Let

n[0] = p[0] + q[0]

and

n[1] = q[0] - p[0]

where p[0] and q[0] are distinct odd prime numbers, p[0] < q[0].

Now let

n[1] = p[1] + q[1]

and

n[2] = q[1] - p[1]

where p[1] and q[1] are distinct odd prime numbers, p[1] < q[1].

We continue in this manner until we arrive at

n[m] = p[m] + q[m]

and

n[m+1] = q[m] - p[m]

where p[m] and q[m] are not necessarily distinct odd prime numbers, p[m]
<= q[m], and n[m+1] = 0, 2, or 4.

We may reconstitute n[0] as

n[0] = 2*p[0] + 2*p[1] + 2*p[2] + ... + 2*p[m] + (0 or 2 or 4)

Therefore n[0]/2 is sum of a finite series of prime numbers, plus arbitrarily 0, 1, or 2.

Since 2 itself is prime, we can say

n[0]/2 = p[0] + p[1] + p[2] + ... + p[m] + (0 or 1)

The question now is:

Does a number n[0]/2 exist that cannot be represented as the sum of a
finite series of primes, plus 0 or 1?

Because we know that twin primes exist (two primes whose difference is 2),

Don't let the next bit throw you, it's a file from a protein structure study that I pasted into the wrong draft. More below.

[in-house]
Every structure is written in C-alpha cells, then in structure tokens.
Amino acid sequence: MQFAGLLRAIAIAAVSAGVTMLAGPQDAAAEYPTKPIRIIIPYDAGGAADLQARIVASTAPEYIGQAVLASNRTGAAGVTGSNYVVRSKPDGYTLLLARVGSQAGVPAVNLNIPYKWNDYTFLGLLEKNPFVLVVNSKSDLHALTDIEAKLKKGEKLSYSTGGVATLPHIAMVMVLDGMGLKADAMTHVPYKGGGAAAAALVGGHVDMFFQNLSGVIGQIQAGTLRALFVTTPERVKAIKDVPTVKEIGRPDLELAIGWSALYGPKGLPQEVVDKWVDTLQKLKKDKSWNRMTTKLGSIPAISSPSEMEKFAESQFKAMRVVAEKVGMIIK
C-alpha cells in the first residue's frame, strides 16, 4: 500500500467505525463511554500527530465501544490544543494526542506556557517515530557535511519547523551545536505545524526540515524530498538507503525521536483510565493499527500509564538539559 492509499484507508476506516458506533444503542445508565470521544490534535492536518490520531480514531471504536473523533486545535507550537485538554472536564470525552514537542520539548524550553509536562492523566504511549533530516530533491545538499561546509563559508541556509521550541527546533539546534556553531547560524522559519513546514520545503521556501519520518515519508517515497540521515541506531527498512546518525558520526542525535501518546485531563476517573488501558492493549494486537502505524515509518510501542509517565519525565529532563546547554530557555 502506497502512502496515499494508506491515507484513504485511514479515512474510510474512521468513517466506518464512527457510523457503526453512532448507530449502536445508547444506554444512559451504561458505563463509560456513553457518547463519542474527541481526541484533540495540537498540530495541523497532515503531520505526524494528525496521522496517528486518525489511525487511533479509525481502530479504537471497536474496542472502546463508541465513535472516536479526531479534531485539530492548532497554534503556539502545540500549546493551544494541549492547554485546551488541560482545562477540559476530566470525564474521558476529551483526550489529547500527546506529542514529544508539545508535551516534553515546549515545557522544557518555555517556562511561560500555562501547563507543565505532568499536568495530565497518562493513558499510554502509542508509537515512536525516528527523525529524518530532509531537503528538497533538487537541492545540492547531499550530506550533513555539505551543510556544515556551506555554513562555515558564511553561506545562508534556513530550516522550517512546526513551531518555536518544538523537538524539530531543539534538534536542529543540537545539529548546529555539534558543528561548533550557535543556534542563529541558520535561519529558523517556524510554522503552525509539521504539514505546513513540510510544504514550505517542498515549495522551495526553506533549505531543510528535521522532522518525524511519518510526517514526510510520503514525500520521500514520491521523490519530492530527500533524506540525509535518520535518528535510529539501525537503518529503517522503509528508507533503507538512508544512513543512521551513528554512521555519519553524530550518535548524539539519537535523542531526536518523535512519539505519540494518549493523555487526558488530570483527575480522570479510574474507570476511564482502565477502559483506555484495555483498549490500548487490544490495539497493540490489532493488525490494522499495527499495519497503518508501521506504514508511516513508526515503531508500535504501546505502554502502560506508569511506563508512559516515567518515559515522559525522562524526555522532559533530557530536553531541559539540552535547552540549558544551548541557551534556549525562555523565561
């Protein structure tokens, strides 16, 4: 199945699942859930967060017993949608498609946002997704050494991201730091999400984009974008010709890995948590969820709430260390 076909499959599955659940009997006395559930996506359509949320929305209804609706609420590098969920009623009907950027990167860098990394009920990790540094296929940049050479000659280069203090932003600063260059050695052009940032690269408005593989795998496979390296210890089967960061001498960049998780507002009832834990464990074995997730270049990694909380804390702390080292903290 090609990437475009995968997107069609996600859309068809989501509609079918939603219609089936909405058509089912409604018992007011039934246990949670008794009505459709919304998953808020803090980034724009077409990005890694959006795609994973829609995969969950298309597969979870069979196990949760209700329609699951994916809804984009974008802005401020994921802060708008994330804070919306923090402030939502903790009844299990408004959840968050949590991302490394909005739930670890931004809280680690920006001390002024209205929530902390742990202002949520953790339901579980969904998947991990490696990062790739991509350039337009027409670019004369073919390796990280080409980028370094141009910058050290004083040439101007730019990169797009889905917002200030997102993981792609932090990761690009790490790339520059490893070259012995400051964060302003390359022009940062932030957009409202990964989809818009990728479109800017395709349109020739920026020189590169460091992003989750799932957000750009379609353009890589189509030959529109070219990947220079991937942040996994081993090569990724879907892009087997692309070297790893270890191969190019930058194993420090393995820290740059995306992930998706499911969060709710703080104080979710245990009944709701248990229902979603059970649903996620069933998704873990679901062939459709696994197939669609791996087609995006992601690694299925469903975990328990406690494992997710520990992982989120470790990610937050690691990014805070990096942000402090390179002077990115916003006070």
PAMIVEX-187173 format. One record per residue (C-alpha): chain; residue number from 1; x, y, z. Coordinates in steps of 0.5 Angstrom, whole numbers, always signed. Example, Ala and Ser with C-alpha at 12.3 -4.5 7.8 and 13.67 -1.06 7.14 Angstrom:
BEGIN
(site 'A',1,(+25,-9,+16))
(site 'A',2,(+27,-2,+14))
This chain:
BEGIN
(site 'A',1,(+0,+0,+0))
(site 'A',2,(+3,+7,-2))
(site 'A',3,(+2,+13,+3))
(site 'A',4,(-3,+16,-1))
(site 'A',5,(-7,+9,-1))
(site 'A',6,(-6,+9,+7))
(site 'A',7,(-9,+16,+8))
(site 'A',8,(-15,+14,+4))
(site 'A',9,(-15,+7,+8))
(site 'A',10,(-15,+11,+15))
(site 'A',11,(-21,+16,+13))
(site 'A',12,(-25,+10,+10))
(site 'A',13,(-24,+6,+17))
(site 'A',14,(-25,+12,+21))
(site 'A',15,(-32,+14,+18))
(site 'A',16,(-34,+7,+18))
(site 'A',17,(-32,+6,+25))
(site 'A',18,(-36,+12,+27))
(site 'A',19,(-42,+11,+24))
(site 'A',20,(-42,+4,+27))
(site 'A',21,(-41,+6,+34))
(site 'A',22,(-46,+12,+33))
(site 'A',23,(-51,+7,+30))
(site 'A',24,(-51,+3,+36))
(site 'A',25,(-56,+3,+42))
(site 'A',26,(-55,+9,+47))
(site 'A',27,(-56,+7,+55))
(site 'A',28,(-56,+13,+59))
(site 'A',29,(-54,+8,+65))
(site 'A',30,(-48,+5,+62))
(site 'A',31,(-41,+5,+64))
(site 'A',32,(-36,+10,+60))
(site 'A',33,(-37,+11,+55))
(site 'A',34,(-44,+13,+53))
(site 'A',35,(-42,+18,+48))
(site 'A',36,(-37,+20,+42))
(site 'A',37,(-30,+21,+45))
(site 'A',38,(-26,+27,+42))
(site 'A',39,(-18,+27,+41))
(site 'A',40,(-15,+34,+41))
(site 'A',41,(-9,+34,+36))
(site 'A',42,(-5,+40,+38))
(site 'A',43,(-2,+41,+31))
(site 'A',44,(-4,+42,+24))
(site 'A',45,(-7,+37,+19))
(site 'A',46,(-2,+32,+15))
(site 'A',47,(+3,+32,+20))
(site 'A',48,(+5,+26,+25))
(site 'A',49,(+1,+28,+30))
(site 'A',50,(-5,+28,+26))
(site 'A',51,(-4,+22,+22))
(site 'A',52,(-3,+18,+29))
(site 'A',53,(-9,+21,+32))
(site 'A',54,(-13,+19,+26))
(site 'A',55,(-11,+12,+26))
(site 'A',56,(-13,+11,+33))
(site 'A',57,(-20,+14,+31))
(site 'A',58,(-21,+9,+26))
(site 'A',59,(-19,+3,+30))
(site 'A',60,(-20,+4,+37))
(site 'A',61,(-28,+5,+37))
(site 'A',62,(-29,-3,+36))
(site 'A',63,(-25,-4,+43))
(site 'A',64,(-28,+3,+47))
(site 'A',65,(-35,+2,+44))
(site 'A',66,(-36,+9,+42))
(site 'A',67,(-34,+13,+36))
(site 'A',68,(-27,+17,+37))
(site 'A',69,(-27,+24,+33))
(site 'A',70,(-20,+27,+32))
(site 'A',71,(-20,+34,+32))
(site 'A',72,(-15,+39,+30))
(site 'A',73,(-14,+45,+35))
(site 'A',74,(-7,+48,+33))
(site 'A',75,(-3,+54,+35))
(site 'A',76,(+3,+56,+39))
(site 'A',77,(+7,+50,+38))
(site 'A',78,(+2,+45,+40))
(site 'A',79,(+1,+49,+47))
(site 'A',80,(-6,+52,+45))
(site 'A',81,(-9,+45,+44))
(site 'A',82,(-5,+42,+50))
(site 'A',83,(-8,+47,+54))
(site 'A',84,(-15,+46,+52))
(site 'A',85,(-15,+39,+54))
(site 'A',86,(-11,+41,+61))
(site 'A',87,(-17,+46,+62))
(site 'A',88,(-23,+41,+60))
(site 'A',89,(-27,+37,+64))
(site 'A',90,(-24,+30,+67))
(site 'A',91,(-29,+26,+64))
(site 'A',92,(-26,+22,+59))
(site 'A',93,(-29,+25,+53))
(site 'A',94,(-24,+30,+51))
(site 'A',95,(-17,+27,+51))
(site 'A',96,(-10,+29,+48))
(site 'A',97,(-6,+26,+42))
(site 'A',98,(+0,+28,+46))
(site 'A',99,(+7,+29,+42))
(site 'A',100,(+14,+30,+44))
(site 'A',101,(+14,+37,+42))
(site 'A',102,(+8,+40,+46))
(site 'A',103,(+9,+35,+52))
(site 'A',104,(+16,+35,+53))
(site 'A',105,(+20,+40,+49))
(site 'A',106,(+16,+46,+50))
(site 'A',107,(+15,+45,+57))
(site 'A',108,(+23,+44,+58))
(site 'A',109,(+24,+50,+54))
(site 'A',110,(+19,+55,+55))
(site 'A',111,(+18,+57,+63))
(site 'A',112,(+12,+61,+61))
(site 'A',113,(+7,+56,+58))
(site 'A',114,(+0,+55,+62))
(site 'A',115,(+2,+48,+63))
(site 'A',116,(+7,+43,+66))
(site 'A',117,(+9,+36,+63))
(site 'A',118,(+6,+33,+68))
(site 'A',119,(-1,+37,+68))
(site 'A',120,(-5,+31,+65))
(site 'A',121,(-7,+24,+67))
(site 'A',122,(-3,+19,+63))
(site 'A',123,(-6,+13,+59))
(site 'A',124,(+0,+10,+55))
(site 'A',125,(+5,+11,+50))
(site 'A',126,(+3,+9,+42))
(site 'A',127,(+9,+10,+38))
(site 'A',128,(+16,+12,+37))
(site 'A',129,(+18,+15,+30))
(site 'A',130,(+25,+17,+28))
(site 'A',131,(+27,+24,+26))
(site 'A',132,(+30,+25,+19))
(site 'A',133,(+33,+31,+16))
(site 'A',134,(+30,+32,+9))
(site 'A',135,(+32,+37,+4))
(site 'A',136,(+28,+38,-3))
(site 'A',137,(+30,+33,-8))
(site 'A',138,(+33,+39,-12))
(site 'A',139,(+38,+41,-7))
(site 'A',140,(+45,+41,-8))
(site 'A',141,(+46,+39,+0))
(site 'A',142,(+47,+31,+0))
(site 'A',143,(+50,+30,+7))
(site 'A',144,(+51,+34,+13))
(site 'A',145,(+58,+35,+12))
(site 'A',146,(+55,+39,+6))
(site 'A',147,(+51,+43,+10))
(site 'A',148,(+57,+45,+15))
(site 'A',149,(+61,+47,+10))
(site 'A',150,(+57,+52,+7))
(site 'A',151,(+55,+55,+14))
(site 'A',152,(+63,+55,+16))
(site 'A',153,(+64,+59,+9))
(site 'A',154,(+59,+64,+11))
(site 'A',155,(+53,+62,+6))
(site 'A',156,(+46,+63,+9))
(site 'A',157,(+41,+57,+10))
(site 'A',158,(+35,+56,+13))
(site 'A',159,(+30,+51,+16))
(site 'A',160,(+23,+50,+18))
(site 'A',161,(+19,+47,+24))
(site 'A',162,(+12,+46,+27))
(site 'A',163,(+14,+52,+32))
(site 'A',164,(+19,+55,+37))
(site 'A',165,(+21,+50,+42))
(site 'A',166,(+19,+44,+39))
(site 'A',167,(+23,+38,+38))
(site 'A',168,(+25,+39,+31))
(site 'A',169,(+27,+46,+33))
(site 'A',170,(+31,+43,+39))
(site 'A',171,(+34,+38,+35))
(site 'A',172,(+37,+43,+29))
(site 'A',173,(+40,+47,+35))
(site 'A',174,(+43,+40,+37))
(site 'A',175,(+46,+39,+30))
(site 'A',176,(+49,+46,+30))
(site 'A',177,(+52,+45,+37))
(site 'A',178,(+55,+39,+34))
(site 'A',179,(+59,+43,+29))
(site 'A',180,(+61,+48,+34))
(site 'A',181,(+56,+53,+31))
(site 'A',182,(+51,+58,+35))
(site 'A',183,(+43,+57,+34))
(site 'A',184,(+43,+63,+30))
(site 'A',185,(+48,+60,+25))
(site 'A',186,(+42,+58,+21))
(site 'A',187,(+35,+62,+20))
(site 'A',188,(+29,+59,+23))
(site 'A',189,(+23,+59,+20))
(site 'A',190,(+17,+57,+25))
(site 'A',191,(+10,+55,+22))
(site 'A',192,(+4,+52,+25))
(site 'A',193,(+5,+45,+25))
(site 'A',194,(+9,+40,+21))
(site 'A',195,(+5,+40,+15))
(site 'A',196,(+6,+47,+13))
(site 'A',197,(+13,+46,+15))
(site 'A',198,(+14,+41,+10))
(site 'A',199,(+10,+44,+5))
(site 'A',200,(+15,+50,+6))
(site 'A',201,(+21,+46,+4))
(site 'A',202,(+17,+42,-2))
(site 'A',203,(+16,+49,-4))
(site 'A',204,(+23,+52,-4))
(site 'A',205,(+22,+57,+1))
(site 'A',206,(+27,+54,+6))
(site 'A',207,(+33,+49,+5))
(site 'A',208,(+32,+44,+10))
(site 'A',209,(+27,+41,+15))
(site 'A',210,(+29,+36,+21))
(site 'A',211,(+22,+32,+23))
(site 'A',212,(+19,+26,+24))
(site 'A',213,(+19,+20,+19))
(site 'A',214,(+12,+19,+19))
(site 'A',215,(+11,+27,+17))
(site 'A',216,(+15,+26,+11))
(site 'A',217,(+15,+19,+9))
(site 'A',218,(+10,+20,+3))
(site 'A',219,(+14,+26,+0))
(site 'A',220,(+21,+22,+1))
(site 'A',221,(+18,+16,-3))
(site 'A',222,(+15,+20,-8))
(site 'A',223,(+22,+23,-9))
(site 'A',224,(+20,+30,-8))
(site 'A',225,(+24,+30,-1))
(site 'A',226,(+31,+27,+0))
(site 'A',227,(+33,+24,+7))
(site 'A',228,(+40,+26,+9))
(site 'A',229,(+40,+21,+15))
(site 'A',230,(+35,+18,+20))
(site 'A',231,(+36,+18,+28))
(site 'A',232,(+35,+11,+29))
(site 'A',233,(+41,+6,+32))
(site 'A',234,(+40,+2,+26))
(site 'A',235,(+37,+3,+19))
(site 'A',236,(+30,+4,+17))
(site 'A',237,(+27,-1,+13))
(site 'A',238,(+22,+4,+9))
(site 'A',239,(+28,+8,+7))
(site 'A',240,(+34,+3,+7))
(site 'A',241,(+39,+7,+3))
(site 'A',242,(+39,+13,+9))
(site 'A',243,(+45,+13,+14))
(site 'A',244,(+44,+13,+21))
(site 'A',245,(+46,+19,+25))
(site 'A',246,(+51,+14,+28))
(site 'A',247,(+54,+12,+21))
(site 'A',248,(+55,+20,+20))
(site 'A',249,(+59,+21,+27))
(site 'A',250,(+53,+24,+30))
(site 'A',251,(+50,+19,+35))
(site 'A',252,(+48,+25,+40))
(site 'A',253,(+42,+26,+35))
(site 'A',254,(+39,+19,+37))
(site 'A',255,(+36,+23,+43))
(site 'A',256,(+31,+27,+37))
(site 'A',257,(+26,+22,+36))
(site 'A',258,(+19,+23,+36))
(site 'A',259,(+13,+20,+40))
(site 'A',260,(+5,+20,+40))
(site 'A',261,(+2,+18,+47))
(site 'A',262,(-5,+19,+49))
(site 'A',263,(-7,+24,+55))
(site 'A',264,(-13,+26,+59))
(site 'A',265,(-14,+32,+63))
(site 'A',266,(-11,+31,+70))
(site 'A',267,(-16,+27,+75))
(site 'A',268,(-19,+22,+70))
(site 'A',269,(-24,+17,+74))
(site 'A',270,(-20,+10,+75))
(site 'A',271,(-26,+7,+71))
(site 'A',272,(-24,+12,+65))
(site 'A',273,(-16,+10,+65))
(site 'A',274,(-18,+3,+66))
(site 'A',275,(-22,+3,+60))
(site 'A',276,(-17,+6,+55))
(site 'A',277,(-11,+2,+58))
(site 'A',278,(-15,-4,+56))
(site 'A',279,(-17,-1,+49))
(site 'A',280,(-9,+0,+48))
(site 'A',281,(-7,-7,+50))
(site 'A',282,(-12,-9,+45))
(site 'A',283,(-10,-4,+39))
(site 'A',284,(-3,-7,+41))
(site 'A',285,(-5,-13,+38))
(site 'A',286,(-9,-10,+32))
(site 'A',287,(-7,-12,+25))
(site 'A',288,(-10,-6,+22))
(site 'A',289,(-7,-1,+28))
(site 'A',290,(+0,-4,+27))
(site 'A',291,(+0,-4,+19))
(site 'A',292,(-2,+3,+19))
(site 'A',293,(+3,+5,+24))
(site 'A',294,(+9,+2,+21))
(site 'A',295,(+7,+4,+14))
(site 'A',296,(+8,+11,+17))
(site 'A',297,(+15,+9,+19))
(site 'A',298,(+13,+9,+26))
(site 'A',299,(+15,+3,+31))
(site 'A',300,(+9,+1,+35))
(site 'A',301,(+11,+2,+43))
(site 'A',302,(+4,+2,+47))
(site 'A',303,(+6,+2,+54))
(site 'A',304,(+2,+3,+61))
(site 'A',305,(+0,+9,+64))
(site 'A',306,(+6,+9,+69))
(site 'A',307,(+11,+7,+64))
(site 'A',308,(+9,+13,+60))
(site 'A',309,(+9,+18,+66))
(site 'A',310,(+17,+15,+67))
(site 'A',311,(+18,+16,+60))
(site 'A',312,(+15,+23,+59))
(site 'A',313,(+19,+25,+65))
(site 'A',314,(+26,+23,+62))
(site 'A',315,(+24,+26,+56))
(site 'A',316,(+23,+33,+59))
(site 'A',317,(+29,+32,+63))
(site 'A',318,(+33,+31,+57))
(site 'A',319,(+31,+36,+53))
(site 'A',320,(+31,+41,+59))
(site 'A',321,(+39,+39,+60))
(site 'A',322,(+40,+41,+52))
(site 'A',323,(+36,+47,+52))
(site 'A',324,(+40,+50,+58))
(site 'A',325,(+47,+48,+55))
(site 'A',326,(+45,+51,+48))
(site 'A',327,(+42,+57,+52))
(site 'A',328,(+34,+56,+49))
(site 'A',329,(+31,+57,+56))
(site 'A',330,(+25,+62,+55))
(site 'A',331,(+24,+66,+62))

and

because we may add 0, 1 arbitrarily,

and

because every interval (p, 2*p) contains at least one prime number,

we must conclude that the answer is NO.

Therefore has Goldbach's Conjecture been proved TRUE?.

... well no, not really. But we appear to be close ... just a little more work is needed ...

If we can show that for any given n we can go in the reverse direction,
*always being able to pick the correct primes to make the sum*, and
*ultimately reaching n*, then we are truly done.

The Algorithm In Action...

30 = 7 + 23 |

16 = 3 + 13 |

10 = 3 + 7 |

4 = 2 + 2 |

98 = 19 + 79 |

60 = 7 + 53 |

46 = 3 + 43 |

40 = 3 + 37 |

34 = 3 + 31 |

28 = 5 + 23 |

18 = 5 + 13 |

8 = 3 + 5 |

2 |

Another "Proof" That Goldbach's Conjecture Is True...

This is a slightly different line of attack, but it too has possibilities. This approach was first brought to my attention by Metin Aktay (May 22, 2000).

Let's start with a simple arithmetic partition of an arbitrary even number n (say, n = 30). This is the complete partition, primes are shown in bold italic.

3 |
27 |

5 |
25 |

7 |
23 |

9 | 21 |

11 |
19 |

13 |
17 |

15 | 15 |

You may think of the left column and right column as gears that are
meshing. Whenever you have two primes on the same row, the number n can be
partitioned. A number that would prove Goldbach's conjecture false would not
have a single row where both entries are prime. In this procedure we wish to